Carbamazepine inducing a rash that shows histopathology of follicular mucinosis is extremely rare. In the literature, we found two reported cases: one was a case of DRESS, in which the skin biopsy revealed a lymphocytic infiltrate with atypical lymphocytes, exocytosis and follicular mucinosis mimicking mycosis fungoides,6 and another case also resembling mycosis fungoides with histopathology showing atypical intraepidermal lymphocytes and follicular mucinosis.7 Our case showed only mucin deposition in the hair follicles and no atypical lymphocytes, which was an obvious differentiating feature from the previously published cases. He is under long-term follow-up, since literature suggests that histopathology, immunohistochemistry, and even T-cell gene rearrangement studies may not always be able to distinguish lymphoma-associated follicular mucinosis from benign variants.8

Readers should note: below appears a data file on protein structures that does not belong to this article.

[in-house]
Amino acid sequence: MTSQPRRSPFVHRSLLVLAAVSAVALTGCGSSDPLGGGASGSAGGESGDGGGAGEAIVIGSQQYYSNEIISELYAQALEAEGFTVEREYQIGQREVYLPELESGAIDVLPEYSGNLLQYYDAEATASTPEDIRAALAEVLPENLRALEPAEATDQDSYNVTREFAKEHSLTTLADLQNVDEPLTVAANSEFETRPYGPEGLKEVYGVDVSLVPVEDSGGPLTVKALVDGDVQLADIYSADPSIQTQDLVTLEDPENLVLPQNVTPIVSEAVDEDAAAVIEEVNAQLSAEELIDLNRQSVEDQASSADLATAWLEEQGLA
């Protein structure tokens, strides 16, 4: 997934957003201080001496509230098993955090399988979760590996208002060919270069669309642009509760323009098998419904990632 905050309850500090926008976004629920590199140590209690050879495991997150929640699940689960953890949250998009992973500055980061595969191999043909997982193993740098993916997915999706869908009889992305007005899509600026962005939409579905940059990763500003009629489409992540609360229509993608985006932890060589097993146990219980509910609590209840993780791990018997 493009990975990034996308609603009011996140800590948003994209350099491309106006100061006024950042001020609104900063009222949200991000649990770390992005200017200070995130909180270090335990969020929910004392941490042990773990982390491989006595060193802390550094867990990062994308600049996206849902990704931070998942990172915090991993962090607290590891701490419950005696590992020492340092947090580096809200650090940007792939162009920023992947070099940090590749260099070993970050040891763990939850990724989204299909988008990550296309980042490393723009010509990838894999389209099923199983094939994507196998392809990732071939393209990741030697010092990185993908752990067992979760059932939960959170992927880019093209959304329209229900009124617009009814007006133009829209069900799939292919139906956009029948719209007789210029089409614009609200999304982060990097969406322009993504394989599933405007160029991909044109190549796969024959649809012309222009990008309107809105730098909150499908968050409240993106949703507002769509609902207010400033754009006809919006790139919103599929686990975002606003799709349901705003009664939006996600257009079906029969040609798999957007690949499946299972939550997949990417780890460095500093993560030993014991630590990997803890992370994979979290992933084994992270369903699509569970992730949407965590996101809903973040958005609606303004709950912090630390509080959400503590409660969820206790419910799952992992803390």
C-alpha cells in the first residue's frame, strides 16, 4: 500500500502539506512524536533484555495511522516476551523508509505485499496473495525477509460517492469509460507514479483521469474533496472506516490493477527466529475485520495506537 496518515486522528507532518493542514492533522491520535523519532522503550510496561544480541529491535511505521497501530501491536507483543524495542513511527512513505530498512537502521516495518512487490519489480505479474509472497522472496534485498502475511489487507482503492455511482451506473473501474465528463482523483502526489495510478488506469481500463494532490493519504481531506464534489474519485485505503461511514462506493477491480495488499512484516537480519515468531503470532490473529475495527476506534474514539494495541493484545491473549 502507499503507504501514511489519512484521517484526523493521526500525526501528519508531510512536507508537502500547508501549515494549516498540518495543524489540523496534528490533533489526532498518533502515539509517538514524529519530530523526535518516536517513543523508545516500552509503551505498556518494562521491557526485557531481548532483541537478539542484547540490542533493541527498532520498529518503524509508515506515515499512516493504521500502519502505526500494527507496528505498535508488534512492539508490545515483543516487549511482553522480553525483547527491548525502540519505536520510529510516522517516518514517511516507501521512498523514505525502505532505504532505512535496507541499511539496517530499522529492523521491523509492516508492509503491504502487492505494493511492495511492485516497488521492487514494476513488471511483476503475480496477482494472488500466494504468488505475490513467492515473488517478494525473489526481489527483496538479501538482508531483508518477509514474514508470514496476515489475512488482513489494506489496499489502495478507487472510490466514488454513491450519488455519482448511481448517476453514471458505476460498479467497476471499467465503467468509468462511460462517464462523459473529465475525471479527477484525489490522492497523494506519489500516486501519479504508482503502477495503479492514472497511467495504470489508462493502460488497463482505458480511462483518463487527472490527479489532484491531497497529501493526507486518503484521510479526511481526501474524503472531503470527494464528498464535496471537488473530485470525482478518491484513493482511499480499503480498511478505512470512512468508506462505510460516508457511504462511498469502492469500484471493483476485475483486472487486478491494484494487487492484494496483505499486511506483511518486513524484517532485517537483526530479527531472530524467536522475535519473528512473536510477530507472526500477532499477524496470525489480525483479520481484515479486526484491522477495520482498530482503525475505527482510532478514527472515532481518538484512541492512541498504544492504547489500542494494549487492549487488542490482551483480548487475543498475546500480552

We report this case to draw the attention of the clinicians to this rare form of drug eruption (follicular mucinosis-like) induced by carbamazepine.
Ethical Approval: The study was approved by the institutional research ethics committee of Shandong Provincial Hospital for Skin Disease & Shandong Provincial Institute of Dermatology and Venereology, Shandong First Medical University & Shandong Academy of Medical Sciences.
Author contributions: Zhongxiang Shi designed the study, Shengji Zhou provided the case. Delin Ran, Na Wang and Fangfang Bao wrote the paper. Yongxia Liu and Guizhi Zhou did the histopathological examination. All authors have read and approved the final manuscript.
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The authors certify that they have obtained all appropriate patient consent forms.
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Conflict of interest
There are no conflicts of interest.
- Follicular mucinosis: Literature review and case report. An bras Dermatol. 2002;77:701-706.
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- Uppsala: The Uppsala Monitoring Centre; 2005. The use of the WHO-UMC system for standardized case causality assessment [monograph on the Internet]